There is never only one story to tell.
We all live in the bubble of a Truman Show.
One day you wake up and realize what kind of world you live in...
The idiom of the arts is not language itself, but to evoke our imagination and appeal to individuals and audiences by sensory experiences.
As part of my artistic practice – as maker, mediator, tutor and artist-curator – I initiate projects that shift the perception of value systems, which we often take for granted. In retrospective, I myself shifted from questioning my perceptions of human history to including non-human history of nature.
It all started when I put a swing in an opened window frame to question the role of art (institutions) in the public domain. A surreal and efemeral public intervention at exhibition space TENT, Witte de Withstraat Rotterdam (NL, 2001).
Explore, collect, share & learn
Explore, collect, share & learn is a work method I developed for artistic environmental fieldwork to inclusively engage people and other natural entities in search for a deeper relational understanding. Keyword is fieldwork, engagement by actually being outside in the field, outside your comfort zone, using all senses to learn, express and address. Curiosity driven. Start with an open mind and target at finding the right questions to pose.
This method evolved from experiences of a decade of artist-in-residency programs to enhance art-science-society cross collaborations, shaped the fundaments of the Beyond Technology education pilot and I was invited to share my insights during my talk ‘Can co-creation of (students of) the arts and sciences enhance public climate-consciousness?‘ at BC3, Basque Centre for Climate Change (Bilbao, Spain, 2019).
Innovatory Heritage is an inclusive method I invented of storytelling through arts, design and science for broader audiences with new visual narratives of the hybrid relationship of humanity with (manmade) nature through time and space. Within this concept heritage itself is the actor of understanding and learning processes of transitions and innovations, including the causes and consequenses in past, present and future. As the world around us is changing, this new approach changes our perception of protective-exclusive heritage into dynamic-inclusive heritage: intended to change!
I transformed a residential area into ‘Museum Oostwijk’ and deconstructed institutional museology into ‘The Chamber of Marvels of Zoetermeer’ and I was invited to share my insights during my talk ‘Can art contribute to new concepts of heritage, museums, collections and society?‘ for COMCOL at ICOMRio2013 (Rio de Janeiro, Brazil, 2013).
Artistic field research
Following years of art and heritage projects on time, people and environment and rethinking perceptions of culture and nature, in the city, the sea, coastal landscapes, polders, mud flats, Afsluitdijk and abroad, my current fascination is swamp, also called wetlands, marsh, bog, moor or wild land. A transitional ecology between land and water that is both land and water.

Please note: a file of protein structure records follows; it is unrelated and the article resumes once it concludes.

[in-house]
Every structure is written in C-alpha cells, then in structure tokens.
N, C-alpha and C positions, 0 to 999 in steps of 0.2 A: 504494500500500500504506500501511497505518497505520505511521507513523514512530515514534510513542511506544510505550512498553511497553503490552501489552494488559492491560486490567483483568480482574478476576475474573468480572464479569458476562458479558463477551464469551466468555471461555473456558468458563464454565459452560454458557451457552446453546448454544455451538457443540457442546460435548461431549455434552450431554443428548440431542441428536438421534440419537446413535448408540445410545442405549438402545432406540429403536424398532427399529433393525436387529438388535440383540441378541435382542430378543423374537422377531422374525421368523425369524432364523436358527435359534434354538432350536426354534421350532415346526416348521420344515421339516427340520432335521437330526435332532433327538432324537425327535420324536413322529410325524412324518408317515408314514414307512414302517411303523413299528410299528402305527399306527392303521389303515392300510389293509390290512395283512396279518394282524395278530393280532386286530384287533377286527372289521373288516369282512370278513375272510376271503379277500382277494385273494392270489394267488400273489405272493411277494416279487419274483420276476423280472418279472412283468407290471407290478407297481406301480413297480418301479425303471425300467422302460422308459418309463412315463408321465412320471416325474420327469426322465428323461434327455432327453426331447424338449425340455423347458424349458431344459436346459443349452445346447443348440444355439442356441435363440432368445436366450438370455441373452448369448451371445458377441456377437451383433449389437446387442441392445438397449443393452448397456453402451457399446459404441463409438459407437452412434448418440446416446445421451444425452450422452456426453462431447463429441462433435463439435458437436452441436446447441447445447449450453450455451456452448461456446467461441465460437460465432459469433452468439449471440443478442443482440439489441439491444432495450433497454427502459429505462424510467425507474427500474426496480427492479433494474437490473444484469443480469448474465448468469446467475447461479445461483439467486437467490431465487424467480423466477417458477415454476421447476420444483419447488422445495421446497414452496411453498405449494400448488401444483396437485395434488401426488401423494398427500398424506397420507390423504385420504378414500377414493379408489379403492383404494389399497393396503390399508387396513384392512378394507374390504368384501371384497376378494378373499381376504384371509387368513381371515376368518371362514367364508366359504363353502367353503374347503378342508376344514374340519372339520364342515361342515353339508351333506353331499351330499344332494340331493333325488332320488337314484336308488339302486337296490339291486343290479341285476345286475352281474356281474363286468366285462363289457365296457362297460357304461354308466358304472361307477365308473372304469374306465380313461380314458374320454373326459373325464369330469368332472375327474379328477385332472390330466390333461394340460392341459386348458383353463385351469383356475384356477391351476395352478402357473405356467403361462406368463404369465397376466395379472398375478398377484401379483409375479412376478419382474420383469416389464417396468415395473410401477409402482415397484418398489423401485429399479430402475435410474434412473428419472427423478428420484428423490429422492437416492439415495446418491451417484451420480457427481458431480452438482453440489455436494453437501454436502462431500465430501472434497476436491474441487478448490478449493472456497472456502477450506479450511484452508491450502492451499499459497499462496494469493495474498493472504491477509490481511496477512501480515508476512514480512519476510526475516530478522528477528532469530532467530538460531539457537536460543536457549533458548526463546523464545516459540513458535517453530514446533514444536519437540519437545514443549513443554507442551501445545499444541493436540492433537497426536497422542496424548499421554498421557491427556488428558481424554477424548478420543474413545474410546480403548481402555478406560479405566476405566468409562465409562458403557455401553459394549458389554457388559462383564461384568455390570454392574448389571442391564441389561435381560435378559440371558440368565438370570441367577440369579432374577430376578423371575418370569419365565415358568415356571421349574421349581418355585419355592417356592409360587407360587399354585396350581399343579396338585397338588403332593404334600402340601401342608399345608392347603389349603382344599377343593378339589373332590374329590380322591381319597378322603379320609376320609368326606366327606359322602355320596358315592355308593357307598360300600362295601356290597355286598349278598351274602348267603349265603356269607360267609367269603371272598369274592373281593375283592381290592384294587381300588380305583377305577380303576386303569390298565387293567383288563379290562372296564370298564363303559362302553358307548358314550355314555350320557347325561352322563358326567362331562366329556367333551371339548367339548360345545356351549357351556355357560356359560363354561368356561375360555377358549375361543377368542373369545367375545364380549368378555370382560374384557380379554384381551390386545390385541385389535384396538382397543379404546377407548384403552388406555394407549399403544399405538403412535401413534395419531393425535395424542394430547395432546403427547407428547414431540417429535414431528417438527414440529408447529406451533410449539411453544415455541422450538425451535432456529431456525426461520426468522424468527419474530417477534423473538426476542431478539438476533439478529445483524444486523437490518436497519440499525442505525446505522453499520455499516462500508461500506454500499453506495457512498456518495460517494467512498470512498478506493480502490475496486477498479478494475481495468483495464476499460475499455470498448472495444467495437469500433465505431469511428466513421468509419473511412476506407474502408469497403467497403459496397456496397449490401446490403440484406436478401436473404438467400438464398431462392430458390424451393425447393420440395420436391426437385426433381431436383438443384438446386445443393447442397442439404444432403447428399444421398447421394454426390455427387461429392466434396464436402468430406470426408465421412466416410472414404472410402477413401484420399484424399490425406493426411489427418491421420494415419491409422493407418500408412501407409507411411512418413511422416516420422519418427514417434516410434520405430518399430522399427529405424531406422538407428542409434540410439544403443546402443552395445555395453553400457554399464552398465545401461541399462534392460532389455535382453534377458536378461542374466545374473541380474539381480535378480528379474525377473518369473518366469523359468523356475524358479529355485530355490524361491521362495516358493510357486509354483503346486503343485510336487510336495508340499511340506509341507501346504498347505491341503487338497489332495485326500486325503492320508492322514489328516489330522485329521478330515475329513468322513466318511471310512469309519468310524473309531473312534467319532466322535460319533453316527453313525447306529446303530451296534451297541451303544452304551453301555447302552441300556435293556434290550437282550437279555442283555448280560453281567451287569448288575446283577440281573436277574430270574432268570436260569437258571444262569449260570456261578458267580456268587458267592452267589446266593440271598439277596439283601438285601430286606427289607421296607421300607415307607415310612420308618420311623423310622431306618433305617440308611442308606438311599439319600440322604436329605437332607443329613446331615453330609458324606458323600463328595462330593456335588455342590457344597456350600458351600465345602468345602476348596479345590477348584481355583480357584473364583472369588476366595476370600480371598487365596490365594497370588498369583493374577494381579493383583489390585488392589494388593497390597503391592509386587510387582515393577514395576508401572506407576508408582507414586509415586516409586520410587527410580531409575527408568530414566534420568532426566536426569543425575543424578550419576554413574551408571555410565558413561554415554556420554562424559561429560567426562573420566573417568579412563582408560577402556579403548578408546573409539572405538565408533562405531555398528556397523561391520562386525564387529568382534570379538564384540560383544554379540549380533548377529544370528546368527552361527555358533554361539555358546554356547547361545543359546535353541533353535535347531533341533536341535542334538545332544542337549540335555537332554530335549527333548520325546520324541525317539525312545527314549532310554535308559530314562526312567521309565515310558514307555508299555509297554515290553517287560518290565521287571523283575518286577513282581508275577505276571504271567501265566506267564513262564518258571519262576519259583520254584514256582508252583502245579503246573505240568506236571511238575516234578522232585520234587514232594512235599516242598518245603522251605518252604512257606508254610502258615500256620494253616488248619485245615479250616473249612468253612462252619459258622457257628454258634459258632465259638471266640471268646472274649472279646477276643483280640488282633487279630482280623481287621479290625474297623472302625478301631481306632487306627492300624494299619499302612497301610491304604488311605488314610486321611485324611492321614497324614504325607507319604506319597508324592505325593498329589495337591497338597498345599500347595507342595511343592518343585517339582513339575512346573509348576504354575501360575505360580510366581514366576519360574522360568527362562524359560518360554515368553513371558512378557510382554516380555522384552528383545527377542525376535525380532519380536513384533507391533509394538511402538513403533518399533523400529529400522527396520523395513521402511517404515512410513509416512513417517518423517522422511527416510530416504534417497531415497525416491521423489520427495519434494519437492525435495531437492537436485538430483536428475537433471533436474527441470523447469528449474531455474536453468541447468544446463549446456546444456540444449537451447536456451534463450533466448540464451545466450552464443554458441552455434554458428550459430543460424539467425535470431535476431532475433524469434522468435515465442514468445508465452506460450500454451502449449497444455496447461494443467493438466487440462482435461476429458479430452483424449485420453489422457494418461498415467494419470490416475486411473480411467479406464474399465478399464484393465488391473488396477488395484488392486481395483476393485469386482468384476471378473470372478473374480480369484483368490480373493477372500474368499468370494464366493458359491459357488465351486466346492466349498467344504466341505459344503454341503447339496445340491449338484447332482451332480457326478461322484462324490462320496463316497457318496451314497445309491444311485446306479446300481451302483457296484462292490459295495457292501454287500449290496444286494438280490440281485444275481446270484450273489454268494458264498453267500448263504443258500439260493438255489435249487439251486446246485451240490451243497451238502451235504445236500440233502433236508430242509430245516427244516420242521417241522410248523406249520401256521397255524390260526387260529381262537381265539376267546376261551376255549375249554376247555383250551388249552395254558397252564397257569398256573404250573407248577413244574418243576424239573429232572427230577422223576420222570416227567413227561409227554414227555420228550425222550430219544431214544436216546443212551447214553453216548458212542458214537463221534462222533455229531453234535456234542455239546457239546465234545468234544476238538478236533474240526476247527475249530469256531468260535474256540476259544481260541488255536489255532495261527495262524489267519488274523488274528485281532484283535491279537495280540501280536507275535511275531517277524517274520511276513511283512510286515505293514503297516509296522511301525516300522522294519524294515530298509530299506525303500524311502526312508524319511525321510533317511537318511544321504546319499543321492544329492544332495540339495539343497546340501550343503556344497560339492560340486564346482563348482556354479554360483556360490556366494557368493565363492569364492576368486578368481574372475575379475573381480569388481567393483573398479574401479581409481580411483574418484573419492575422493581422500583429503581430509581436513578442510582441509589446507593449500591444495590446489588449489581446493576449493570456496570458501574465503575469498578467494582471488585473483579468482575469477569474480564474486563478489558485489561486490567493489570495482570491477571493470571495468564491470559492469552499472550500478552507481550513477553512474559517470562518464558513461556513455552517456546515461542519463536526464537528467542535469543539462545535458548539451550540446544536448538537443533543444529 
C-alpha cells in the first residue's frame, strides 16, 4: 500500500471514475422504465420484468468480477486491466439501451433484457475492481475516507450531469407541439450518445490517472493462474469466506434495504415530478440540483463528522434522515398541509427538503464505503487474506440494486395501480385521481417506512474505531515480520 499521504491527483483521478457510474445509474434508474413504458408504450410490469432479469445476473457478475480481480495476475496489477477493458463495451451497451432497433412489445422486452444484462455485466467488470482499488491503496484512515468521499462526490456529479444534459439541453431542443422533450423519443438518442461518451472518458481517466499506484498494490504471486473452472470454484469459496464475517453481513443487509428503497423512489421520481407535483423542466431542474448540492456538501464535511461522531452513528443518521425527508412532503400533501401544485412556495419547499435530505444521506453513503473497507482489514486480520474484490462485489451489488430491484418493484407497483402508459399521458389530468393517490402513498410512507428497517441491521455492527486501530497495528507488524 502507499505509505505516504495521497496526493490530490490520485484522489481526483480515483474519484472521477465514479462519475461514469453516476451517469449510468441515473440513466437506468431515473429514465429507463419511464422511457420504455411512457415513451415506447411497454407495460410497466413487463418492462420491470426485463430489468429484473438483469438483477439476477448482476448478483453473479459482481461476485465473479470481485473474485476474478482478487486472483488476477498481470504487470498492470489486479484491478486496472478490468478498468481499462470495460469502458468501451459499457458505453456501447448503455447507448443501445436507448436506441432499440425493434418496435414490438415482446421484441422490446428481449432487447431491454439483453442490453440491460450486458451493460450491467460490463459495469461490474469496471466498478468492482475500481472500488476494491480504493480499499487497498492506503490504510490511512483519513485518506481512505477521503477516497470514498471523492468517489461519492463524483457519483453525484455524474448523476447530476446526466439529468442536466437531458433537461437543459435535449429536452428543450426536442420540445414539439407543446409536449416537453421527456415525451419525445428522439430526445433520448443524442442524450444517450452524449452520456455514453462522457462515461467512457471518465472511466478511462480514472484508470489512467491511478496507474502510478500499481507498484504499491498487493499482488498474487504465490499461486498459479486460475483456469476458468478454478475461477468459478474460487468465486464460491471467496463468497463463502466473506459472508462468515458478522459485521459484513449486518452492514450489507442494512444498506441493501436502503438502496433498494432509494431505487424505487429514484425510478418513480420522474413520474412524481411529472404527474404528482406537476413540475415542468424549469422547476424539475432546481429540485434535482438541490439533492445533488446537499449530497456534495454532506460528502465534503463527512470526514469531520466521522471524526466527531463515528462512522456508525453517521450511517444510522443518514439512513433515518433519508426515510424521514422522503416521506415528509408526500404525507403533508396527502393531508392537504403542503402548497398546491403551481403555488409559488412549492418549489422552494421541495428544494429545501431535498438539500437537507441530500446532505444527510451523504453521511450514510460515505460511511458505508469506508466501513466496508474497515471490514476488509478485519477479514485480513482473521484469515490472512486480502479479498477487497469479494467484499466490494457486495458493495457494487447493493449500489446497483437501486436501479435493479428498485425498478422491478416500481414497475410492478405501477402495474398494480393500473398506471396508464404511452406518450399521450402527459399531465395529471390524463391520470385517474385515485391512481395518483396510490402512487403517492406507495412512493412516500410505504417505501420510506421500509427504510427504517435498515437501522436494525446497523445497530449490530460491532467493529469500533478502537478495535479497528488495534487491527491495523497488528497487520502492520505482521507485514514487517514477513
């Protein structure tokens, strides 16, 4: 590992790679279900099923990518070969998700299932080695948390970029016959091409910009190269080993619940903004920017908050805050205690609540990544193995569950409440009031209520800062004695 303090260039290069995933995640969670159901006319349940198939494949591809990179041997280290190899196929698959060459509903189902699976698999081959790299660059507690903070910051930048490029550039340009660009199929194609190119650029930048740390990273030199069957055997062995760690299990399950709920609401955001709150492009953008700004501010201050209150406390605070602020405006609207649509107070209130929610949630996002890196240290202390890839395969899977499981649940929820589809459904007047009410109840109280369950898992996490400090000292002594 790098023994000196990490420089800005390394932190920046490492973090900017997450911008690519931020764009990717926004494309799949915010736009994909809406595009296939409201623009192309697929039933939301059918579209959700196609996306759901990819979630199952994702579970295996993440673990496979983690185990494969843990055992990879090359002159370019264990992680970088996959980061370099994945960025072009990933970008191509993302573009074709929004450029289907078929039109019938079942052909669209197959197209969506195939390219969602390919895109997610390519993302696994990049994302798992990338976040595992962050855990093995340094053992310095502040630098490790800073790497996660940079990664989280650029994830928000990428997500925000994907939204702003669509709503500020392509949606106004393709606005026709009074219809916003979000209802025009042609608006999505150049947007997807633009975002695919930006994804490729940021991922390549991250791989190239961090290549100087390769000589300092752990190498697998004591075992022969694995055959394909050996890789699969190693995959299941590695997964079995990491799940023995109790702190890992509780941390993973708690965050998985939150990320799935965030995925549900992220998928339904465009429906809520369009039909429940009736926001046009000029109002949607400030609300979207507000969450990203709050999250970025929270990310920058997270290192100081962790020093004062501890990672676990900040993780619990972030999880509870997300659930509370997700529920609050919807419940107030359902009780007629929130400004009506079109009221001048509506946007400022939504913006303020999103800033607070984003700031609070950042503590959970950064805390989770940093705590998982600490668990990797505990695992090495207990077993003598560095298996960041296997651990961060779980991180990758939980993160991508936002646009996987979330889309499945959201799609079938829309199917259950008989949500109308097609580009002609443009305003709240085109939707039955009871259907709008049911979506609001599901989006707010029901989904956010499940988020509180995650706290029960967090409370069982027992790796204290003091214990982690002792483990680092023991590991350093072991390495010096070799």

Onland, Amsterdam, Netherlands
Subsurface Landscape as Living Archive.
Deep Reading: ten meters and 6000 years of time-depth.
An artistic field research in the reciprocal relation of nature and culture, disruptions of time and matter and ethics of appropriations.
We usually explore a landscape horizontally. During the public event Onland we explored the underground landscape vertically in an attempt to unravel different storylines and perceptions of time, nature and culture. An exercise in anticipation, of embodiment of time. At the intersection of art, palaeontology, geology, archaeology and ecology i.c.w. geologist Bert van der Valk (Deltares) and climate scientist Tanya Lippmann (VU).
Artist-in-residency programs for inclusive artistic field research
As part of my artistic practice I initiated and curated international exchange artist-in-residence programs and public programs during 10 years for artists collective Satellietgroep. Arts and science can express the spatial and social and ecological qualities – as well as the problems – of our coastal areas, and make them engagingly accessible to the public. These works can transform a destination normally marked by consumption and recreation into a platform for critical communication and serious reflection. This timely reflection on spatial transition processes may act as a strong catalyst in generating public and professional discussions and connect contemporary research and new works to historic and future works and coastal transitions. A decade of experiences, that led to the question ‘Who is nature?‘ and the exhibition program ‘Climate as Artifact’ (2018).
Zandgast, Zandmotor, Netherlands
Zandmotor, a cultural phenomenon.
Artist-curator for Satellietgroep of 5 years artist-in-residency and Public Expedition programs called Zandgast, to explore the Zandmotor as cultural phenomenon. Zandmotor is a coastal pilot near The Hague that uses the principles of ‘Building with Nature’. This innovative project aims to generate new knowledge in times of climate change and relative sea level rise for future coastal protection. An innovation, built on the foreshore in 2011 with 21,5 million cubic meters of sand. The Zandmotor is the only Dutch area outside the dikes that is exposed to the tides and wind, built to transform and even assimilate around 2030 in sea, beach and dunes. The result is a dynamic extension of the coast, a new controlled post-natural ‘wilderness’. The Zandmotor is an publicly accessible open air scientific and artistic laboratory.